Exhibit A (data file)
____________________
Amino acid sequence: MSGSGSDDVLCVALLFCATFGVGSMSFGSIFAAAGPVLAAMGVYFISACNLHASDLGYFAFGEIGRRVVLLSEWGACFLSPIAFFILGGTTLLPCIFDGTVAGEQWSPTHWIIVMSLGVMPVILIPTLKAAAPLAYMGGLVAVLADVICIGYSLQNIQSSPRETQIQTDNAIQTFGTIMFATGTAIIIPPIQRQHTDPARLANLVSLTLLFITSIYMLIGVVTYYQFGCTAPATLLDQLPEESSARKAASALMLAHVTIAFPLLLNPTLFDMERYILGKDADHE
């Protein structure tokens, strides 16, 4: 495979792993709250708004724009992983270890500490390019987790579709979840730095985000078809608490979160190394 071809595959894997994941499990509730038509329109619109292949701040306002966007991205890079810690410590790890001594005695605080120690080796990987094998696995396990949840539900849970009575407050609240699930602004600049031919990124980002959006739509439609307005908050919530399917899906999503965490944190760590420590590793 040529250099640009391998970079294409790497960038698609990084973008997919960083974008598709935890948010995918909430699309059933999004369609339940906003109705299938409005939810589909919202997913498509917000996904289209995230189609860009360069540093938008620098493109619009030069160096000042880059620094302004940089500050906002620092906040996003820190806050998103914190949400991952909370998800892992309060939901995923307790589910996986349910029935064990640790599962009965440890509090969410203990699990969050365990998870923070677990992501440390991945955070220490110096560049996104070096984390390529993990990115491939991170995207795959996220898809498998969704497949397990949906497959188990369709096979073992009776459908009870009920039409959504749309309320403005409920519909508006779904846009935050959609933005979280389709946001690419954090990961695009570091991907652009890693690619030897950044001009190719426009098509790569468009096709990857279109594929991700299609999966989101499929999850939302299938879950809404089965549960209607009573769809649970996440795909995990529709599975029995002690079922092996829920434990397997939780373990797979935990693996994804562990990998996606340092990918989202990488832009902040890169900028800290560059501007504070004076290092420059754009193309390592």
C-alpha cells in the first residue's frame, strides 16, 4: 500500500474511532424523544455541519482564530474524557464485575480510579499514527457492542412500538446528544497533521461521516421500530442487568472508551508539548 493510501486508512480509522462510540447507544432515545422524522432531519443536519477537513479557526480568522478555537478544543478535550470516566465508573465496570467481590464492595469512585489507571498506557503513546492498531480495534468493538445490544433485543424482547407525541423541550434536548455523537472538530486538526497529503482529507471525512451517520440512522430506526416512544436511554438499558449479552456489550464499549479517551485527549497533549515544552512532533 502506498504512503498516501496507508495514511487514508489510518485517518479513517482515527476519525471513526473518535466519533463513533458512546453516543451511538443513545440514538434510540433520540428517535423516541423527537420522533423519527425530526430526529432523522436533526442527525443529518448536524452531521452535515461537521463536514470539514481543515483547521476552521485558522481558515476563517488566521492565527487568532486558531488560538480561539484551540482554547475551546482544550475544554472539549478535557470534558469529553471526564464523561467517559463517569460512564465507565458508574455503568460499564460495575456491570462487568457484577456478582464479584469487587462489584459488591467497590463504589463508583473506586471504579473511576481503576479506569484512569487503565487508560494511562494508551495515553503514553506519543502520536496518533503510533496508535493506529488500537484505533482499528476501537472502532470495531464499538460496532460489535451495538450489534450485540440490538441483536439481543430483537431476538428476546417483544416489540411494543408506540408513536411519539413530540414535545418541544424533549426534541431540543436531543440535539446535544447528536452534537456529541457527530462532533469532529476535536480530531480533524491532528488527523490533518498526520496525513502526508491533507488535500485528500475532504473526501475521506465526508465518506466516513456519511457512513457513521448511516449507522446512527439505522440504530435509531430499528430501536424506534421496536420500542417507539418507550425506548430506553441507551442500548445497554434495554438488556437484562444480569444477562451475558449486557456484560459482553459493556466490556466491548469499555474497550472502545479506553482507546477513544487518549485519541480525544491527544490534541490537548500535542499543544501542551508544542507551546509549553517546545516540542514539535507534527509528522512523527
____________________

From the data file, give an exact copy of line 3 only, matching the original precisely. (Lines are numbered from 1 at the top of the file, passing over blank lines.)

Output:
C-alpha cells in the first residue's frame, strides 16, 4: 500500500474511532424523544455541519482564530474524557464485575480510579499514527457492542412500538446528544497533521461521516421500530442487568472508551508539548 493510501486508512480509522462510540447507544432515545422524522432531519443536519477537513479557526480568522478555537478544543478535550470516566465508573465496570467481590464492595469512585489507571498506557503513546492498531480495534468493538445490544433485543424482547407525541423541550434536548455523537472538530486538526497529503482529507471525512451517520440512522430506526416512544436511554438499558449479552456489550464499549479517551485527549497533549515544552512532533 502506498504512503498516501496507508495514511487514508489510518485517518479513517482515527476519525471513526473518535466519533463513533458512546453516543451511538443513545440514538434510540433520540428517535423516541423527537420522533423519527425530526430526529432523522436533526442527525443529518448536524452531521452535515461537521463536514470539514481543515483547521476552521485558522481558515476563517488566521492565527487568532486558531488560538480561539484551540482554547475551546482544550475544554472539549478535557470534558469529553471526564464523561467517559463517569460512564465507565458508574455503568460499564460495575456491570462487568457484577456478582464479584469487587462489584459488591467497590463504589463508583473506586471504579473511576481503576479506569484512569487503565487508560494511562494508551495515553503514553506519543502520536496518533503510533496508535493506529488500537484505533482499528476501537472502532470495531464499538460496532460489535451495538450489534450485540440490538441483536439481543430483537431476538428476546417483544416489540411494543408506540408513536411519539413530540414535545418541544424533549426534541431540543436531543440535539446535544447528536452534537456529541457527530462532533469532529476535536480530531480533524491532528488527523490533518498526520496525513502526508491533507488535500485528500475532504473526501475521506465526508465518506466516513456519511457512513457513521448511516449507522446512527439505522440504530435509531430499528430501536424506534421496536420500542417507539418507550425506548430506553441507551442500548445497554434495554438488556437484562444480569444477562451475558449486557456484560459482553459493556466490556466491548469499555474497550472502545479506553482507546477513544487518549485519541480525544491527544490534541490537548500535542499543544501542551508544542507551546509549553517546545516540542514539535507534527509528522512523527